- 1.8 is your maximum (widest) aperture.
18-55mm 3.5 – 5.6
- This is a zoom lens.
- The 18-55mm is the range of focal lengths it offers.
- 3.5 is the maximum (widest) aperture you’ll get at 18mm.
- 5.6 is the maximum (widest) aperture you’ll get when you zoom in to 55mm.
RELATED POST: My Favorite Lenses for Food Photography
After I got my first camera, I realized I needed some extra help to really learn how to use it. I bought two books to start. One book was food photography focused and the other book was specific to my camera model.
I recommend getting a book on your camera to help you learn what all the buttons and dials actually do and how to use them. For example, if you start with the Nikon D5500, get a book about the camera model you purchased.
Here are the two books I started with:
There are a lot of other great book recommendations that are more specific to how to shoot food photography as well. These books helped me learn how to adjust my camera settings to shoot food in different ways.
- FOOD PHOTOGRAPHY: FROM SNAPSHOTS TO GREAT SHOTS
- FROM SNAPSHOTS TO GREAT SHOTS (SECOND EDITION)
- THE FOOD STYLIST’S HANDBOOK
- THAT PHOTO MAKES ME HUNGRY
RELATED POST: How To Shoot In Manual Mode
There are a ton of great online workshops that also teach photography. I’m listing some of my favorites from CreativeLive, YouTube and a Masterclass below:
- CREATIVE LIVE
- FUNDAMENTALS OF PHOTOGRAPHY
- MANUAL MODE MADE SIMPLE
- FOOD PHOTOGRAPHY WITH ANDREW SCRIVANI
Editing is a big part of the photography process. Whether you’re shooting with a DSLR or using your iPhone, editing brings your images to their final form. Check out my favorite software, editing apps and editing workshops below.
EDITING APPS FOR SMART PHONES
A good tripod is definitely something you’ll need eventually. I’m sharing two different tripods that I have used in my home studio.
The Manfrotto is a solid tripod that can also travel well on location. The legs adjust easily and securely and the ball head allows for smooth adjustments to position your camera correctly. The one drawback is that the arm isn’t very long and won’t reach very far over the table for overhead shots. I recommend getting an extension arm that is longer, if you plan to shoot overhead images with this tripod.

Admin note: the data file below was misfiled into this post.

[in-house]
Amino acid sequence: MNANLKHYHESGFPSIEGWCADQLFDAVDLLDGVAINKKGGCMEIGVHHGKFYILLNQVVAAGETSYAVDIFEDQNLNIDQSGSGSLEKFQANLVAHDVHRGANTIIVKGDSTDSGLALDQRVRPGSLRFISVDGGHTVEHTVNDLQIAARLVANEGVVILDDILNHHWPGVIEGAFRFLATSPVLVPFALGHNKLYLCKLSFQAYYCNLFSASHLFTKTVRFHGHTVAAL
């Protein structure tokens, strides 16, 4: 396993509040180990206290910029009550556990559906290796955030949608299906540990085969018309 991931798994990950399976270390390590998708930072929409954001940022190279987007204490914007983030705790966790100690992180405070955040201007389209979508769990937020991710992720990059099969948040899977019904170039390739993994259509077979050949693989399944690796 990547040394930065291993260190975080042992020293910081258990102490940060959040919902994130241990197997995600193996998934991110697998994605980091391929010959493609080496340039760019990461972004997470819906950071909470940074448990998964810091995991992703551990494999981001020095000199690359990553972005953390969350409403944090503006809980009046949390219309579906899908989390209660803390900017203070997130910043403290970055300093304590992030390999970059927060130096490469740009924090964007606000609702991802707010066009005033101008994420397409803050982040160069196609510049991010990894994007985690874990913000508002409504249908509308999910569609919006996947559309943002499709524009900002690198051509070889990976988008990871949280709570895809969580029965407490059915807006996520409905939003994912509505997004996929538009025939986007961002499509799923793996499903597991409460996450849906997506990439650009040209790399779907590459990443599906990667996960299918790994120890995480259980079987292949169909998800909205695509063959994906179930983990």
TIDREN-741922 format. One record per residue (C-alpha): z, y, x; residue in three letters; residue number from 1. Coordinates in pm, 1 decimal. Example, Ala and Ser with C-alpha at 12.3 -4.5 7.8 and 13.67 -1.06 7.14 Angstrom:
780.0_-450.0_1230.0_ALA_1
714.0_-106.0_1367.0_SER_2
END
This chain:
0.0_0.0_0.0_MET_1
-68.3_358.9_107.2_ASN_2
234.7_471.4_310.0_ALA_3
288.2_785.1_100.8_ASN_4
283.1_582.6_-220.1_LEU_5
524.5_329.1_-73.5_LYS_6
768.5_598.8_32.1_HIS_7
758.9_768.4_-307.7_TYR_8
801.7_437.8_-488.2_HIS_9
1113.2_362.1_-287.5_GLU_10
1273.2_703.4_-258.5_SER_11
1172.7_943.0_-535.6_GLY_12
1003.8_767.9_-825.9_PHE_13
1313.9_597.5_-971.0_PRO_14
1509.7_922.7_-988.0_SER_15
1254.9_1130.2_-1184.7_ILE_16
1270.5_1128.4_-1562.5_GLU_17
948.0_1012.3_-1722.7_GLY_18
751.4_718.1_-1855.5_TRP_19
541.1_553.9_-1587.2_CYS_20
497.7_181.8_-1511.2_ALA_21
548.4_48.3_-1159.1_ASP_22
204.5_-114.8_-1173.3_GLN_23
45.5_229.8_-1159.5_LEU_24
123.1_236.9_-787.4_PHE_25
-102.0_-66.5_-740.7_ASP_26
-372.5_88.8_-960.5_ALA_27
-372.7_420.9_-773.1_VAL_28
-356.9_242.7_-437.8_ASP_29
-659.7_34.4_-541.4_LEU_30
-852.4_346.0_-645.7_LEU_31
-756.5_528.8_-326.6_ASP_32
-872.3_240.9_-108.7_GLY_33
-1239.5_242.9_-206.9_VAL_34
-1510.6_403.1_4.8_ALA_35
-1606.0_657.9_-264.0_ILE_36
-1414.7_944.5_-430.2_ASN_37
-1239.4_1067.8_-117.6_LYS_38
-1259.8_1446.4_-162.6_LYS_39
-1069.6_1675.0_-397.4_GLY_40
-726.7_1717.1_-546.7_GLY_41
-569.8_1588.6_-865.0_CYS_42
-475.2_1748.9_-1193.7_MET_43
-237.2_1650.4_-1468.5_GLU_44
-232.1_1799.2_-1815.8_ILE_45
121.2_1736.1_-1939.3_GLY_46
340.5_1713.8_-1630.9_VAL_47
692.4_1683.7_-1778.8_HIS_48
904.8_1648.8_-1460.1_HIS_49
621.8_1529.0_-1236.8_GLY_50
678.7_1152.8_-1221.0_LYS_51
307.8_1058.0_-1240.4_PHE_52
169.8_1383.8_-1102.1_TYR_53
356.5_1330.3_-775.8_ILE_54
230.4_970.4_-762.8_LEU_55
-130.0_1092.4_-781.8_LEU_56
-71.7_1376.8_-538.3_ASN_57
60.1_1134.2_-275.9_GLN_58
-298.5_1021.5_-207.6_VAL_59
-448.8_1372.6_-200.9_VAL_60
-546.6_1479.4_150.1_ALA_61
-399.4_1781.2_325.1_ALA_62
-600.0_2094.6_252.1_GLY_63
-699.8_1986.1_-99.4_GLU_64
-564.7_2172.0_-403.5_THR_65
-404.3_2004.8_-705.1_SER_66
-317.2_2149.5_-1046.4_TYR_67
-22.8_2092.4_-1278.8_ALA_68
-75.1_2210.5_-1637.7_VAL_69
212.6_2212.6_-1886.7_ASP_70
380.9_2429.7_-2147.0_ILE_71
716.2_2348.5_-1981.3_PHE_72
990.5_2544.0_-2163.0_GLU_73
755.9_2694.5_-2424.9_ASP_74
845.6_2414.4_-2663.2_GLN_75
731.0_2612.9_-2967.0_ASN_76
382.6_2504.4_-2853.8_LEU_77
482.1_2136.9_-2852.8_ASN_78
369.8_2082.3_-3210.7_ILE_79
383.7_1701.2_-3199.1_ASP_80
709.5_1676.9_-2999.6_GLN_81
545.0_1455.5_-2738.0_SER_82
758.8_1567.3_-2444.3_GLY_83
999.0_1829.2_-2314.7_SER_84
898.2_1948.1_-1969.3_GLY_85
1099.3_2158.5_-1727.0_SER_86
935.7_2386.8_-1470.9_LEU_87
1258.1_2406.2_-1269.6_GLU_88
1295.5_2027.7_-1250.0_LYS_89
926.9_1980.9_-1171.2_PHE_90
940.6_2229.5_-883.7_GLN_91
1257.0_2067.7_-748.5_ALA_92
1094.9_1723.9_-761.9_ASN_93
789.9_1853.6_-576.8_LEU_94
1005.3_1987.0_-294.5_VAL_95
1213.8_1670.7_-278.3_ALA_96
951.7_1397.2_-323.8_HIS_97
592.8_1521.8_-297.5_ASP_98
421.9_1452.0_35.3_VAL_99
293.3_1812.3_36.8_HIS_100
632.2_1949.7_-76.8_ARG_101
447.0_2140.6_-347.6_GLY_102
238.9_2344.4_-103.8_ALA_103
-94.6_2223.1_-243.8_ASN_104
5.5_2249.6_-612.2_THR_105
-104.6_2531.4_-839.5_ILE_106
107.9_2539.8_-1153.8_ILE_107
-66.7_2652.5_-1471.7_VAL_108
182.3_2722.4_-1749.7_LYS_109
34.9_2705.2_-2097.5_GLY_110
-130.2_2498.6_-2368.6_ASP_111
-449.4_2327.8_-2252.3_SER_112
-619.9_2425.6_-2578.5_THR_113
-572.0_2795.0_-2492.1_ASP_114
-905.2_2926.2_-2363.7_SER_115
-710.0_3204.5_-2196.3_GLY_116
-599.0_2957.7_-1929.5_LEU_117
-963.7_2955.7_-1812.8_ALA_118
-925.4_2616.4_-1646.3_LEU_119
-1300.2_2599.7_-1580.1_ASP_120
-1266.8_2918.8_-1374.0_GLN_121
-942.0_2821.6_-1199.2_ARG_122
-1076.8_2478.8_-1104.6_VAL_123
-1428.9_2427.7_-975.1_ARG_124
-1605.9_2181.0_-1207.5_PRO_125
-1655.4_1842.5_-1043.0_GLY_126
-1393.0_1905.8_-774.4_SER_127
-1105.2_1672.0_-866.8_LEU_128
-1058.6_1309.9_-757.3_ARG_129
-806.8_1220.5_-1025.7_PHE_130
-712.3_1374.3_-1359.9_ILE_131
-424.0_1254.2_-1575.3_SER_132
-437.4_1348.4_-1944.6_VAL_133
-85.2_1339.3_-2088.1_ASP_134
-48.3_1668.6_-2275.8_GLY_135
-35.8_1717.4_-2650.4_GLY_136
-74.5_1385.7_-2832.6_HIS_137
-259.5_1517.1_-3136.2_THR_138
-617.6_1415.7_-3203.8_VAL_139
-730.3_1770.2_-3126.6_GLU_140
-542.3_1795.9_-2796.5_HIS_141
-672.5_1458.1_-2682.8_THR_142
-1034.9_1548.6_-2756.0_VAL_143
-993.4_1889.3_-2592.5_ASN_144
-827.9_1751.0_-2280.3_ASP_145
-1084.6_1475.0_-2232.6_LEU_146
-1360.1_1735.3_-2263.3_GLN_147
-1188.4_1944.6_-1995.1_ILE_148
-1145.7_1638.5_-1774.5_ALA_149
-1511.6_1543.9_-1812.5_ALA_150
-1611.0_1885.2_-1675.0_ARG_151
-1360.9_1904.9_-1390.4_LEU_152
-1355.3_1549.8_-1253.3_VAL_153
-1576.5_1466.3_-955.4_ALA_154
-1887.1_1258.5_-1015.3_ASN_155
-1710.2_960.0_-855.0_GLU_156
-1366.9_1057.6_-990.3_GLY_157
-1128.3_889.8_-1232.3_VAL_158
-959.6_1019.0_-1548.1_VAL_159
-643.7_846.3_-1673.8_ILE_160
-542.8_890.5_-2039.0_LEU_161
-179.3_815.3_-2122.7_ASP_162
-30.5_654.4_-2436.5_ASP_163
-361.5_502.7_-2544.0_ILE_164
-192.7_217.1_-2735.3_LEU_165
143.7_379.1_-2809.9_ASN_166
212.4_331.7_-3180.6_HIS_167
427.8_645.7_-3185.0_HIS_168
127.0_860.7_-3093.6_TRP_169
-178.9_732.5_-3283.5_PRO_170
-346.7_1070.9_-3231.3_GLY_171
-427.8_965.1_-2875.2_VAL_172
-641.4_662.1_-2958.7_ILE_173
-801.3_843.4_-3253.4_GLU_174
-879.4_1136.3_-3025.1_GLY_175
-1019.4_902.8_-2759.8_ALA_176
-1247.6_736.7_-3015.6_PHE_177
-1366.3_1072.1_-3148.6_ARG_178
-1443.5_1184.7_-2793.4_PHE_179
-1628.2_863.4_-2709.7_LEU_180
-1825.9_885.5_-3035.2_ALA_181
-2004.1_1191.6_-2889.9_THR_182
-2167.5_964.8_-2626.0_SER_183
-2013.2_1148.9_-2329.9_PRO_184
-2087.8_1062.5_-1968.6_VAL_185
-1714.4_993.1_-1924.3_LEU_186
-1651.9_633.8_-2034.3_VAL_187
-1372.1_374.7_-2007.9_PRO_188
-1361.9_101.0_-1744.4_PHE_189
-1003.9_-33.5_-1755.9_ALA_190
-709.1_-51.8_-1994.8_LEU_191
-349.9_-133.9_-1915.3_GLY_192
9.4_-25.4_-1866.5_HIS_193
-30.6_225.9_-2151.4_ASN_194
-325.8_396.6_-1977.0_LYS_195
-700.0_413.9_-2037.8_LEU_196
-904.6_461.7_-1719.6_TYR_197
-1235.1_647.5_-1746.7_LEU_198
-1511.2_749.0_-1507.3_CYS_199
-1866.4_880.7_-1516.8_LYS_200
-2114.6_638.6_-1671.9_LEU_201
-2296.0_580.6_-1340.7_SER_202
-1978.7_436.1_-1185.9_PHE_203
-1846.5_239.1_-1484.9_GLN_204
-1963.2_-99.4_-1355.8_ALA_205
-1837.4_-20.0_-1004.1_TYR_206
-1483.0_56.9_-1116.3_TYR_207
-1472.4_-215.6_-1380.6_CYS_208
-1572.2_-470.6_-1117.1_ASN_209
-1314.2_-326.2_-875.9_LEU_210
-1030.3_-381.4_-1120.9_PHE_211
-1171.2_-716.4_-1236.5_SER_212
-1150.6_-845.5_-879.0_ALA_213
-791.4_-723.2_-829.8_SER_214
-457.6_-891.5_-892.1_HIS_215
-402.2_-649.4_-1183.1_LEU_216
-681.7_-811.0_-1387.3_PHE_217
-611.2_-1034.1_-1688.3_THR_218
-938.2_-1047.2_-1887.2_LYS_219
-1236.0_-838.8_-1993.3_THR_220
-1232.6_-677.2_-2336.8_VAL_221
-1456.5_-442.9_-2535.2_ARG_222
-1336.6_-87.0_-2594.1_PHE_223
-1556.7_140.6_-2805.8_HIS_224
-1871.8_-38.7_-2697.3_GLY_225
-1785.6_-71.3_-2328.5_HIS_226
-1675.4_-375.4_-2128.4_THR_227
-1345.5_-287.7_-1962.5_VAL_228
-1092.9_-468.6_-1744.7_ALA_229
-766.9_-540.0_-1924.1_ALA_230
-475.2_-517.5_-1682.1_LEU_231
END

The Oben is a lighter weight tripod than the Manfrotto, which makes it a really great tripod to travel with. The legs flip upside down too so you can shoot overhead without needing an extension arm.
RELATED POST: MY OVERHEAD SETUP FOR FOOD PHOTOGRAPHY
SURFACES AND BACKDROPS
Surfaces and backdrops play a significant role in food photography, because they help set a mood and tell more of a story. I’m listing some recommendations that I have used a lot as a food photographer. You can also use your dining table to get started.
- WHITE FOAM BOARD
- BLACK FOAM BOARD
- COLORED FOAM BOARDS
- BEST EVER BACKDROPS
- ERICKSON SURFACES
- INK & ELM
Prop shopping can be addictive for food photographers. I’m not a prop stylist, (yes, there’s a profession for that) but I do have a little collection of favorite props in a closet at my home studio. I don’t hoard props like I used to, though. As I started working with more clients, I learned that clients usually want something pretty specific and there’s no guarantee that I’ll have it on hand. If you don’t have a lot of space to dedicate towards props, consider renting them from prop houses or prop stylists.
I started off as a natural light shooter, but now I shoot with studio lights which is my preferred method of shooting.
My advice, however, is to learn your camera first (Aperture, Shutter Speed, ISO) and get comfortable shooting in Manual mode. Use natural light from your window while you get to know your camera. You can decide later if you want to stick with natural light or start experimenting with studio lights. It’s a matter of preference for each photographer and I’ve seen gorgeous work from both natural lighting and artificial lighting.
RELATED POST: ARTIFICIAL LIGHTING FOR FOOD PHOTOGRAPHY
Whether you’re shooting with natural or artificial lighting, I always recommend having different light modifiers on hand. These include diffusers, reflectors and black and white foam boards. Light modifiers help soften, direct and shape your light to hit the food juuuuuuust right. Some examples of light modifiers are listed below:
Related Post: Natural Light Food Photography Tips
Overall, getting started should be oh-so-fun, not overwhelming. My advice is not to overthink the equipment when you’re just getting started, because you simply don’t need a lot in the beginning. I listed quite a bit of suggestions, but the main thing is to get a camera and learn how to it. As your skills improve, you will start to figure out what you really need to continue growing as a photographer. Reach out with questions anytime!
RELATED POST: My Current Gear for Food Photography
This post contains affiliate links which means if you click or make a purchase through my site, I might make a small commission at no extra cost to you. I only promote products that I actually use and support.
All images ©Regan Baroni 2020.